George Clooney – the Out-in-Front Networked Celebrity

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[This is another in a series of Celebrity Blogger posts on celebrities and global affairs. Clooney has been very involved South Sudan and you can find information on the Referendum at the Munk School Portal – The Blog Master]

Celebrity activists are commonly criticized for being enthusiastic amateurs. Indeed in some cases personalities from the entertainment world do embrace issues that they know very little about. There is a tendency among these individuals to use their star power as free-lancers with little regard to either advisory or networked support.

In the top category of celebrity activist however the opposite tendency occurs. As addressed in my previous blogs (see previous guest blogger posts) the premier cluster of celebrity activists are rigorous about seeking advice from professionals. This is true of Bono and many others who have been influenced by Bono. It is also true of Angelina Jolie.

Arguably George Clooney is the most diversified celebrity activist in terms of his layers of connection. In a similar fashion to a number of other celebrity activists Clooney has a UN affiliation, albeit not as an ambassador for a UN special agency but as a Messenger of Peace.  I [Celebrity Blogger] was in India in January 2008, when Clooney showed how serious he was about this role. Although he was up for a number of Oscar nominations for ‘Michael Clayton’ Clooney was preoccupied with the issue of peacekeeping, coming to India with the UN Assistant Secretary for Peacekeeping Operations to discuss India’s contribution to this UN activity.

Akin to the most savvy of the celebrity activists Clooney uses his star power and official designation to lever access with key state officials. Foreshadowing his later success in the US (including face time with both President Obama and Vice-President Biden in October 2010), Clooney gained personal meetings with key officials on his trip to India – the Defence Secretary, officials at the foreign ministry (who even hosted a party for Clooney at the Taj Mahal hotel) and a regional Army Command Headquarters at Jaipur.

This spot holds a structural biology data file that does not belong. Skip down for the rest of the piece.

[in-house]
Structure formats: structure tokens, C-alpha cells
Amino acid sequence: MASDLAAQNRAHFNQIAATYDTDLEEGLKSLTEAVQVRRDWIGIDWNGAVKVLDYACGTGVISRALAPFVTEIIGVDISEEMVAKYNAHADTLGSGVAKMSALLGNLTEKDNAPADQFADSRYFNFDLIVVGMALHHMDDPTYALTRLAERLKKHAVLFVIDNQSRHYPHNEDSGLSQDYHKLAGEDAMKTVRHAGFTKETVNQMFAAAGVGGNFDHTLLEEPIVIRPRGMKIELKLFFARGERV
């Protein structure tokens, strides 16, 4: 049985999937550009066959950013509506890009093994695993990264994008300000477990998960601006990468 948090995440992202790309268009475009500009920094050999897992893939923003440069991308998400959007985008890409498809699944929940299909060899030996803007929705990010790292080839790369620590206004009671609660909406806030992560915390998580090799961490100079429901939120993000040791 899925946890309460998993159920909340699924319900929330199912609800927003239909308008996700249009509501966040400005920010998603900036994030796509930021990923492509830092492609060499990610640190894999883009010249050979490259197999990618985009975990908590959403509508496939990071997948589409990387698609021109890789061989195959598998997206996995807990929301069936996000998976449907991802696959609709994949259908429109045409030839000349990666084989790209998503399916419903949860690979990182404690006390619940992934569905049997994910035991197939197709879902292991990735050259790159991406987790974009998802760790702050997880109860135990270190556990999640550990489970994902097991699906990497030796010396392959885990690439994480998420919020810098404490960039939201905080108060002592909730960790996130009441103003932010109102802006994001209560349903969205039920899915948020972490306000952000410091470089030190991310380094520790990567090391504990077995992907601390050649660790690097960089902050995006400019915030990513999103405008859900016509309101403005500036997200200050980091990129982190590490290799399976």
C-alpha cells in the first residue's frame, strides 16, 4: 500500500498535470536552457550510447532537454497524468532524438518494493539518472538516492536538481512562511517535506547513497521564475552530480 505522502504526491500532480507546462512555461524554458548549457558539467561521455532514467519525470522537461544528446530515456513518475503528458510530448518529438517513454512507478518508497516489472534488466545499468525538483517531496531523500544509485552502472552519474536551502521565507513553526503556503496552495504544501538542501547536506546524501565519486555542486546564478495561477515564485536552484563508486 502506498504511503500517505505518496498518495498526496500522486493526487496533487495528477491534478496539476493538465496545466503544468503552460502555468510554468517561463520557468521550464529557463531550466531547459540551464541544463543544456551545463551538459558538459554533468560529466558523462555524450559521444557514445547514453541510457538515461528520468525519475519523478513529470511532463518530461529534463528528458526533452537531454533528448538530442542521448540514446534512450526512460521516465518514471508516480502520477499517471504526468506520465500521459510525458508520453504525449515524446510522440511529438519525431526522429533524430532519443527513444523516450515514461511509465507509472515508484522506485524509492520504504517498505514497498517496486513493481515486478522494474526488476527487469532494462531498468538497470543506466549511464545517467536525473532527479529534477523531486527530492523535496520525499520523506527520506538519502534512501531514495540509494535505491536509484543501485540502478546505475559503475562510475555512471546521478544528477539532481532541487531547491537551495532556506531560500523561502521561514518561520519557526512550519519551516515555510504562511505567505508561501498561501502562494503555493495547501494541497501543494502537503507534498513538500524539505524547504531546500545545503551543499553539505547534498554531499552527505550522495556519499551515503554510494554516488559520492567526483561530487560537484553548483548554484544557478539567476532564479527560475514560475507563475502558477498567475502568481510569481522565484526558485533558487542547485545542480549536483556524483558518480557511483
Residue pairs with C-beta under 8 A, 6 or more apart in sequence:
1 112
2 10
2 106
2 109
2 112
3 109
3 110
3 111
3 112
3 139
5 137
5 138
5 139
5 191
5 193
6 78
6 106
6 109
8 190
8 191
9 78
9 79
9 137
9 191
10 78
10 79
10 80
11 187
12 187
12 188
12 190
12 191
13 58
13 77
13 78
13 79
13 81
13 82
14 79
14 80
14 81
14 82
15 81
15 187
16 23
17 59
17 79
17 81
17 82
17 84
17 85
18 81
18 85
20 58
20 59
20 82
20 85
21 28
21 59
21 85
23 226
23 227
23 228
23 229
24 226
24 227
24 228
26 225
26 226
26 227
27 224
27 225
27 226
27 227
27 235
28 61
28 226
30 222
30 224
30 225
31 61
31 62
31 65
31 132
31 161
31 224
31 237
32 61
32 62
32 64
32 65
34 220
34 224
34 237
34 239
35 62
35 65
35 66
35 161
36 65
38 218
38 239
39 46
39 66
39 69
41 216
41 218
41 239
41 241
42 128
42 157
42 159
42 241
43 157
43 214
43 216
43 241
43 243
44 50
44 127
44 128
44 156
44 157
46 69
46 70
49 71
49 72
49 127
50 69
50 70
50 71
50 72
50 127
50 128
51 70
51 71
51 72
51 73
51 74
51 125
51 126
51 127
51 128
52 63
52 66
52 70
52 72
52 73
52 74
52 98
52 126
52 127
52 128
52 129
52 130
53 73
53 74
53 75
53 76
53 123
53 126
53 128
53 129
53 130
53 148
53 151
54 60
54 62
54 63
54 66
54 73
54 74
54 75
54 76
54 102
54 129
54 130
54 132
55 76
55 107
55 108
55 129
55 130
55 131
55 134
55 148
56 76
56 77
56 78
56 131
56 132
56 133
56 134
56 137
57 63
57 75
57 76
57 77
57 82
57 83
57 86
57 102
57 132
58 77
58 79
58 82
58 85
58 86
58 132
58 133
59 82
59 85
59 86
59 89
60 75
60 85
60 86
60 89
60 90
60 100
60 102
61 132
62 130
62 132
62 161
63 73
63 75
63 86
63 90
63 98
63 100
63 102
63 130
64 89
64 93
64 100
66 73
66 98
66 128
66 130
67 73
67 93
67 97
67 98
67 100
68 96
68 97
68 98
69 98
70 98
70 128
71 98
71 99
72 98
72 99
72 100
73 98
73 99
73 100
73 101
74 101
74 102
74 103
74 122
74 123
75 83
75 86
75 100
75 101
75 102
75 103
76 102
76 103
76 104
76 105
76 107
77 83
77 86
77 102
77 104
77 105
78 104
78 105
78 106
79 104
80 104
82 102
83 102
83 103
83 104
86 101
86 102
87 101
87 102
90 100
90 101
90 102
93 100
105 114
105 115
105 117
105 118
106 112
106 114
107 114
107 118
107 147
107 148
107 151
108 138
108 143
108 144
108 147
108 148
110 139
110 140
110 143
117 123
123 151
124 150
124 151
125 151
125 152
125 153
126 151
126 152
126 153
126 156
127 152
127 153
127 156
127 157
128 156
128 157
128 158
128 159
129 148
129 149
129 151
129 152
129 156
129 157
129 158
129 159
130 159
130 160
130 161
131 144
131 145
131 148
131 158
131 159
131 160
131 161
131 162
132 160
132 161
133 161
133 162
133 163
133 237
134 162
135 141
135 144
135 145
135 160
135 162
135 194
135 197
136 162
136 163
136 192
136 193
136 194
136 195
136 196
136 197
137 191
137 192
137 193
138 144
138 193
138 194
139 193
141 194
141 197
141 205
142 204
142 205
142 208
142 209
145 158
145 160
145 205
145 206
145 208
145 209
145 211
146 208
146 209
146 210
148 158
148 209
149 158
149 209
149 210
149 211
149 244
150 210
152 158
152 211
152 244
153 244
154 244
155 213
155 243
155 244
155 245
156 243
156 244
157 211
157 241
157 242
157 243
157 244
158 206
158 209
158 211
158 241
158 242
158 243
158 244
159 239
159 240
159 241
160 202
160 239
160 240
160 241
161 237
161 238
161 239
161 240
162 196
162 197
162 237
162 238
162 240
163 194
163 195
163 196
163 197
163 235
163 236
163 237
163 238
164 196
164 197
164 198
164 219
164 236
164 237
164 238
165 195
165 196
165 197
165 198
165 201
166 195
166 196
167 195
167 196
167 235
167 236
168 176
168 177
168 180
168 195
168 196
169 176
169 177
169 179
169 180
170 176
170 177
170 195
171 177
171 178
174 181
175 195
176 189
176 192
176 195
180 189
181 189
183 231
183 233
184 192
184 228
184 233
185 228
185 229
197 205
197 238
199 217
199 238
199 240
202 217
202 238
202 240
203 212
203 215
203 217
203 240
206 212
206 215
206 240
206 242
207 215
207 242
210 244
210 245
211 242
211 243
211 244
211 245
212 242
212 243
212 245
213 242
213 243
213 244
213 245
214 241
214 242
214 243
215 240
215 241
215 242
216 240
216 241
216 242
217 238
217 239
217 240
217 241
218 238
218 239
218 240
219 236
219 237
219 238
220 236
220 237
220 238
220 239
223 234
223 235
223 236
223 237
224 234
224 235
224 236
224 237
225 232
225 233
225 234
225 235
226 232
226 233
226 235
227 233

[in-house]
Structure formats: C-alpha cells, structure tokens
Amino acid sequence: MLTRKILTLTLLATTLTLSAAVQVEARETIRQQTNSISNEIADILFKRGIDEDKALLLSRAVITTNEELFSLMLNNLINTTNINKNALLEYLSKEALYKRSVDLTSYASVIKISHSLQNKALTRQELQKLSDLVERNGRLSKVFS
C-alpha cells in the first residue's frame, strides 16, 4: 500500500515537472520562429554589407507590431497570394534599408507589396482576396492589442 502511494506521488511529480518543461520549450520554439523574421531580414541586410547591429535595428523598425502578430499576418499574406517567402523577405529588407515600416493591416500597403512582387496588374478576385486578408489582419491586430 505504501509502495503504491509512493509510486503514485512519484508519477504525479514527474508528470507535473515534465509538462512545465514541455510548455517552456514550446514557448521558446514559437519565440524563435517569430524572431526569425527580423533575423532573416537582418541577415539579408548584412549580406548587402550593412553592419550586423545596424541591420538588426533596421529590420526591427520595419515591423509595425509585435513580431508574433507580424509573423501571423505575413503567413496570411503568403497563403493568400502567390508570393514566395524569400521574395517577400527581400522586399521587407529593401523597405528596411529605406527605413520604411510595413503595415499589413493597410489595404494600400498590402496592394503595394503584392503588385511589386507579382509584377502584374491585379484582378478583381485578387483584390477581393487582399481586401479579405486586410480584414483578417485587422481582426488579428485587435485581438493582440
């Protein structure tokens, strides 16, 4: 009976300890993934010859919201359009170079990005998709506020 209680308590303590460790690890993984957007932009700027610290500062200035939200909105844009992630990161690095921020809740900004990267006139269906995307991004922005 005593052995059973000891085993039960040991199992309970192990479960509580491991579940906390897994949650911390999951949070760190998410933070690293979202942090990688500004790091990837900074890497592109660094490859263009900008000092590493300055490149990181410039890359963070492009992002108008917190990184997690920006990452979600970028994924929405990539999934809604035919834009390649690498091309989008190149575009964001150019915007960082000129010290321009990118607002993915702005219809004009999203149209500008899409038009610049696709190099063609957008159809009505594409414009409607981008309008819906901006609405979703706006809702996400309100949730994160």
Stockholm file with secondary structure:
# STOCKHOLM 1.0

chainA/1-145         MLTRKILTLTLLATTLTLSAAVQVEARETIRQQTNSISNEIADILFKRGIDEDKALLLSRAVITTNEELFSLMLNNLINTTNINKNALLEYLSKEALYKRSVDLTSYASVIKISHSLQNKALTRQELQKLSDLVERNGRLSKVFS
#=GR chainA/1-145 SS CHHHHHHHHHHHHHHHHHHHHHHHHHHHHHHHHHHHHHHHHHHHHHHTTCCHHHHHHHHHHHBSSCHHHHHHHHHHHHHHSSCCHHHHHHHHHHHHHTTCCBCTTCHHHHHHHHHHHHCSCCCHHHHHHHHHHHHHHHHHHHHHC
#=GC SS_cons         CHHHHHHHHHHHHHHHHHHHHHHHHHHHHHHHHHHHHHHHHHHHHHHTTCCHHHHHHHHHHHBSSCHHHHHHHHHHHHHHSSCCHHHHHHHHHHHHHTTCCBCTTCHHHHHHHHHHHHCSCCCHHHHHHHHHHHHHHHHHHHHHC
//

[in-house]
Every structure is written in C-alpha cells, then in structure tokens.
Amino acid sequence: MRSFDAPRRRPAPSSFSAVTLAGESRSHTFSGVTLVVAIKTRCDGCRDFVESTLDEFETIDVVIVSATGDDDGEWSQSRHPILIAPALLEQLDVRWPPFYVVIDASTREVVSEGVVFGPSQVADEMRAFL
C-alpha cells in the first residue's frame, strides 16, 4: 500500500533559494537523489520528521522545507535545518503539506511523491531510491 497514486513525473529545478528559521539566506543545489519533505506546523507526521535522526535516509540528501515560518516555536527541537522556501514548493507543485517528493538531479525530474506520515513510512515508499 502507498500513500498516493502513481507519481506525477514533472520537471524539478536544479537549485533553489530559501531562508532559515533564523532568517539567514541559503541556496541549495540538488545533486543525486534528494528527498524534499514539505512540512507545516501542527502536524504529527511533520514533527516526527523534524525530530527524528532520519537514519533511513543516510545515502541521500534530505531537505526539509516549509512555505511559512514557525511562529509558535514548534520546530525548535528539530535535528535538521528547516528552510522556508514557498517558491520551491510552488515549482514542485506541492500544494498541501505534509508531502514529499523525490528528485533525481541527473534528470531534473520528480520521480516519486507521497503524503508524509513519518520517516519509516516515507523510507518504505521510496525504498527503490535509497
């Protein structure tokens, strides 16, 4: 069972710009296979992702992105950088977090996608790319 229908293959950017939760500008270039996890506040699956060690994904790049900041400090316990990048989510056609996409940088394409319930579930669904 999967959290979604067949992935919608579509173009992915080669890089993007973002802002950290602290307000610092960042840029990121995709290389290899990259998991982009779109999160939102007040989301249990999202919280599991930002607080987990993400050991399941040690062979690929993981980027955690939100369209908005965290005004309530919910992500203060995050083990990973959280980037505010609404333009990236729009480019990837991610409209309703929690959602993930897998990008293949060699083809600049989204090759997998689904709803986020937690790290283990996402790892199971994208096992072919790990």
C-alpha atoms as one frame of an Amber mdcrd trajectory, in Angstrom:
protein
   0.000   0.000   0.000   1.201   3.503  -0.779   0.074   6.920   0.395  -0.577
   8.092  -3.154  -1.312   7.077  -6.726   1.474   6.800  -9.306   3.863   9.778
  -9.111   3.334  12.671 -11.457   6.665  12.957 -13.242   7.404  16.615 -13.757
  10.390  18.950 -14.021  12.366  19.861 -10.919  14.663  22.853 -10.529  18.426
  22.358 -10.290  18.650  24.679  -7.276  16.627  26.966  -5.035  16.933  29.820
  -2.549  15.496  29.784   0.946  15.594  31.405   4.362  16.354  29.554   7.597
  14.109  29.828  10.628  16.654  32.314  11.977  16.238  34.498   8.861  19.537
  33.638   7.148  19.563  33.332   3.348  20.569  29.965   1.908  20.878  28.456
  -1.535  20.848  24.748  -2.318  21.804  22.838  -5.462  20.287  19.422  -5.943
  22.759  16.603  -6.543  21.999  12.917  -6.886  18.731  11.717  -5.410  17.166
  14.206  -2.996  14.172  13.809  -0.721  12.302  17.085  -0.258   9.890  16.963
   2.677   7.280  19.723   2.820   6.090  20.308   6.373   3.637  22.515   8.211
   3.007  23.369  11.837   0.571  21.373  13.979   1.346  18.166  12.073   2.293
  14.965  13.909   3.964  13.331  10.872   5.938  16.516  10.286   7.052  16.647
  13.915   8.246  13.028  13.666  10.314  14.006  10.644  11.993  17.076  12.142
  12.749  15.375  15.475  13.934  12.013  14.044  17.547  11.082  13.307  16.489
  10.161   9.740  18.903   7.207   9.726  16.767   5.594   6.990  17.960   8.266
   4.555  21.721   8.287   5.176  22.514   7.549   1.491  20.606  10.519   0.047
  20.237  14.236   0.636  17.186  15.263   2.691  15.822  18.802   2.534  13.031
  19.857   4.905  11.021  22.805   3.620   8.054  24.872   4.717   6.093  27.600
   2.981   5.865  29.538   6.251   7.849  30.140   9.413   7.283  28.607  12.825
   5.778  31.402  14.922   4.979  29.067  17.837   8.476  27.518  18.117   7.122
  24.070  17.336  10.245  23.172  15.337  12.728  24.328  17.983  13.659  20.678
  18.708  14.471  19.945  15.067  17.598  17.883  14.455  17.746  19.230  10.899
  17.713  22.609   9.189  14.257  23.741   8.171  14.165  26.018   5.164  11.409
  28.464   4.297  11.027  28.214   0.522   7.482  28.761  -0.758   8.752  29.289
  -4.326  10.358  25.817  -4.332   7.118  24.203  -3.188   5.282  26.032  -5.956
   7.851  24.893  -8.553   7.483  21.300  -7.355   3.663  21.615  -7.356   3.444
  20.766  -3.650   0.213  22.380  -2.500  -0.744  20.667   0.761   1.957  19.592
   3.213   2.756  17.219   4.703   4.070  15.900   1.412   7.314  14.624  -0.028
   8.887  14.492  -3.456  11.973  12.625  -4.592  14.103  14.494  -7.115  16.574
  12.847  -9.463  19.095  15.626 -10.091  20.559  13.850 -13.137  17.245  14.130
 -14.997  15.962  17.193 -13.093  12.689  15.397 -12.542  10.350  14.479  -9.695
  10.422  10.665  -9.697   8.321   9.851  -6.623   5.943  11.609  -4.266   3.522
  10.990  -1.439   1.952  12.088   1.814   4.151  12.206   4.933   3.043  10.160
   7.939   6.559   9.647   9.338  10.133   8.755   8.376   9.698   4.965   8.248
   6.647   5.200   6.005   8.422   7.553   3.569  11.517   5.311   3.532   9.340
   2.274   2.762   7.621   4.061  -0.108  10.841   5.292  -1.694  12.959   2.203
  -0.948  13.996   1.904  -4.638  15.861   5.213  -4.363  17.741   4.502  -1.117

If Clooney expressed a willingness to listen the targeted focus of this and other trips has been on ending the conflict in Sudan/Darfur. He has combined with Don Cheadle in campaigning via the advocacy group Not on Our Watch. He has traveled to the crisis on frequent occasions – with among others his father (an experienced newsman) and Nicholas Kristof (the New York Times columnist who has reported experienced on Darfur/Sudan). Behind Clooney’s work stands again John Prendergast, the co-founder of the Enough Project and a former director of African affairs at the National Security Council during the Clinton administration.

Under Prendergast’s guidance Clooney has constantly ratcheted up the level of his networking. His latest move – well worth tracking as a form of innovative cyber – diplomacy is the launch of the Satellite Sentinel Project, an initiative that with the support of Not On Our Watch, Prendergast’s Enough Project, the UN Operational Satellite Applications Program (UNOSAT), the Harvard Humanitarian Initiative, Google, and Internet firm Trellon, will monitor the border between North and South Sudan in the context of this week’s pivotal referendum about self-determination for the South.

We will have to wait to see whether this initiative, combining the collection of satellite imagery, the design of a Web platform that will publicly share the images and data, the contribution of on-the-ground reports to provide context to the satellite imagery, and field reports and policy analysis to ensure that continued attention is paid, works in practice.

But one thing is already clear. Far from displaying the character of enthusiastic amateurism, this form of network power with Clooney as the star front man reveals the will and skill of a sophisticated enterprise.